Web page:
Venice Film Festival returns to the spotlight Wednesday with an international roster of blockbuster and auteur movies and Hollywood's jet-set poised to face the cameras. Held on the glitzy, beach-lined Lido, the world's oldest film festival will seek to recover some of the glamour lost last year, when coronavirus kept away many participants, including the most red carpet-worthy celebrities.
But with strict anti-Covid measures in place, "La Mostra", as it is known in Italy, will again seek to prove that it is the indispensable springboard for the Oscars, with a first-rate sampling of films from around the globe. The bar is high this year, after the rival Cannes Film Festival stole some focus in July after cancelling its 2020 competition.
But the director of Venice's festival, Alberto Barbera, told AFP the pandemic appeared to have stimulated the creativity of filmmakers, with a particularly high quality of submissions this year.
"It's like the difficult circumstances... served to stimulate the creativity of the directors," said Barbera in an interview Tuesday ahead of the opening, as workers were busy putting the final touches to the red carpet.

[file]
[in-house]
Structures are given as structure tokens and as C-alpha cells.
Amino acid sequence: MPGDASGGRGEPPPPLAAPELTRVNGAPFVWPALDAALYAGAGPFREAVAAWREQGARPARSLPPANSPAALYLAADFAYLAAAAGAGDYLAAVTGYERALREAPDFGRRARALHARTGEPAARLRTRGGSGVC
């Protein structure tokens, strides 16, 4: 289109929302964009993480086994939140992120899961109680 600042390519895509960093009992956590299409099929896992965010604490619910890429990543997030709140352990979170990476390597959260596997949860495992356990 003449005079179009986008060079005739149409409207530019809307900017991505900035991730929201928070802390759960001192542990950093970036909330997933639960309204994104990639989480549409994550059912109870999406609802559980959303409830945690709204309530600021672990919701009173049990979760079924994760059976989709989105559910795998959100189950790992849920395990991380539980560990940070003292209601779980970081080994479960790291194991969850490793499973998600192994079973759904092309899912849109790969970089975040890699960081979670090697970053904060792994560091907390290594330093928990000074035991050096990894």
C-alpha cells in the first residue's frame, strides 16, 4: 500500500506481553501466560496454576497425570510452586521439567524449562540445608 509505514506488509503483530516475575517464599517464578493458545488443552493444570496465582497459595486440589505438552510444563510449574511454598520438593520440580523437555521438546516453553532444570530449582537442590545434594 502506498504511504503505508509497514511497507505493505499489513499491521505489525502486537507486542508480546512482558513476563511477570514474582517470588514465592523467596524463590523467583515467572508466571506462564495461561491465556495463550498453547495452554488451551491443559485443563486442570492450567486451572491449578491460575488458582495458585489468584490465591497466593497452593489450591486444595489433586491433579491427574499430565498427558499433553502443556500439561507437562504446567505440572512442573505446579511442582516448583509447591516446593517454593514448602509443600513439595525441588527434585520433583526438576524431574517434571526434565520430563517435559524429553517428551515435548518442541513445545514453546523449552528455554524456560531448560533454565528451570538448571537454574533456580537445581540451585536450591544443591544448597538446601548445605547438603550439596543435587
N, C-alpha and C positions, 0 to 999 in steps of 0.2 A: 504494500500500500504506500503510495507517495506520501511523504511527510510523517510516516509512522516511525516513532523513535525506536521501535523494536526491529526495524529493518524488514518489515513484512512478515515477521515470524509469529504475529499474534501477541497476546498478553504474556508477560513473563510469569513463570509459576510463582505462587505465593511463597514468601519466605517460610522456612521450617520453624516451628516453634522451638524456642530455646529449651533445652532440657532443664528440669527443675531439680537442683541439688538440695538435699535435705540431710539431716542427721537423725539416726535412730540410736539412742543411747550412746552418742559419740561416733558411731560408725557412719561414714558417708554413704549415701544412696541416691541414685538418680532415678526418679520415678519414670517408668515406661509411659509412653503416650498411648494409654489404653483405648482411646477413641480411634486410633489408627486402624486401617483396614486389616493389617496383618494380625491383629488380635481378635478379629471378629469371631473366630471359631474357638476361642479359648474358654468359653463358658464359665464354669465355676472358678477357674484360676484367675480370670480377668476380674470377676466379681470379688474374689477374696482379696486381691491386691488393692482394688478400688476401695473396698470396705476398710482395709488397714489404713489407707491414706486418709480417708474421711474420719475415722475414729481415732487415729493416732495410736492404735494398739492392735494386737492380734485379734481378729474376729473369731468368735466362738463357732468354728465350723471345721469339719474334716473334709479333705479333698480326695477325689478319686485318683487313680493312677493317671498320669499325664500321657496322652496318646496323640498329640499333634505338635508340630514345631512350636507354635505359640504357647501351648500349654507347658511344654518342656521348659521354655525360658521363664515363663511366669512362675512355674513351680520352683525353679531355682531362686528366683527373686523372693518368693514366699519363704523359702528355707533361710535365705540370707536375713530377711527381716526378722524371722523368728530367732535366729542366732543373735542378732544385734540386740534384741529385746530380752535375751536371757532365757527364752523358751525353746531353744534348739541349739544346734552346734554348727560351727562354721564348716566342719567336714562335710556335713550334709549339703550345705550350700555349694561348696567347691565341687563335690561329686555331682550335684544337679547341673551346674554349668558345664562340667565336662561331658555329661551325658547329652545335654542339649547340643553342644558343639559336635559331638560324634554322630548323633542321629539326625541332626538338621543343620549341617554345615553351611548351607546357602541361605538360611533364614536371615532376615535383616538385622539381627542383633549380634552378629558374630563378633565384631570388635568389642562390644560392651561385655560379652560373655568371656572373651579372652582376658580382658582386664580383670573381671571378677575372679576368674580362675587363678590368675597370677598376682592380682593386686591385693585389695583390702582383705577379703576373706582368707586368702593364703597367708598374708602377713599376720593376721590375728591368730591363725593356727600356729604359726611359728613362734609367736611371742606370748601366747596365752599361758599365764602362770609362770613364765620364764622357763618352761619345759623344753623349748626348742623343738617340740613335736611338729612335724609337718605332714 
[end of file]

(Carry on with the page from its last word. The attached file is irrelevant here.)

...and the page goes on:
"Many of the directors' films are among their best," Barbera said. "This means that probably this edition will be one of the strongest of recent years."
A jury led by "Parasite" director Bong Joon-Ho will award one of 21 films in the main competition the coveted Golden Lion top prize during a closing night ceremony on September 11.
"Nomadland", which snatched up multiple Oscars, including best film, at the 2020 Academy Awards, was last year's Venice winner, although neither director Chloe Zhao nor leading actress Frances McDormand were able to make the trip to Italy.
This year, things should be different, Barbera said, with more Hollywood talent heading for the festival, more spectators and more worldwide press. Among the stars expected to walk the red carpet over the course of the festival are Kristen Stewart - playing Lady Diana in Pablo Larrain's "Spencer" -- Benedict Cumberbatch, Penelope Cruz and Antonio Banderas.
The competition kicks off Wednesday evening with "Madres Paralelas" (Parallel Mothers), the latest film by Spanish filmmaker Pedro Almodovar, starring Cruz as one of two women from different generations and backgrounds awaiting childbirth in a maternity ward. A Golden Lion for career achievement will be awarded to Italy's Oscar-winning actor and director Roberto Benigni ("Life is Beautiful").
On the blockbuster front, and out of the main competition, the $165 million sci-fi "Dune" is set to have its world premiere Friday, while Matt Damon and Ben Affleck return as writers and stars of Ridley Scott's "The Last Duel". Netflix, which has had prior success at the festival with "Roma" and "Marriage Story", is behind two of this year's hopefuls, "The Power of the Dog" by Jane Campion and Paolo Sorrentino's "The Hand of God."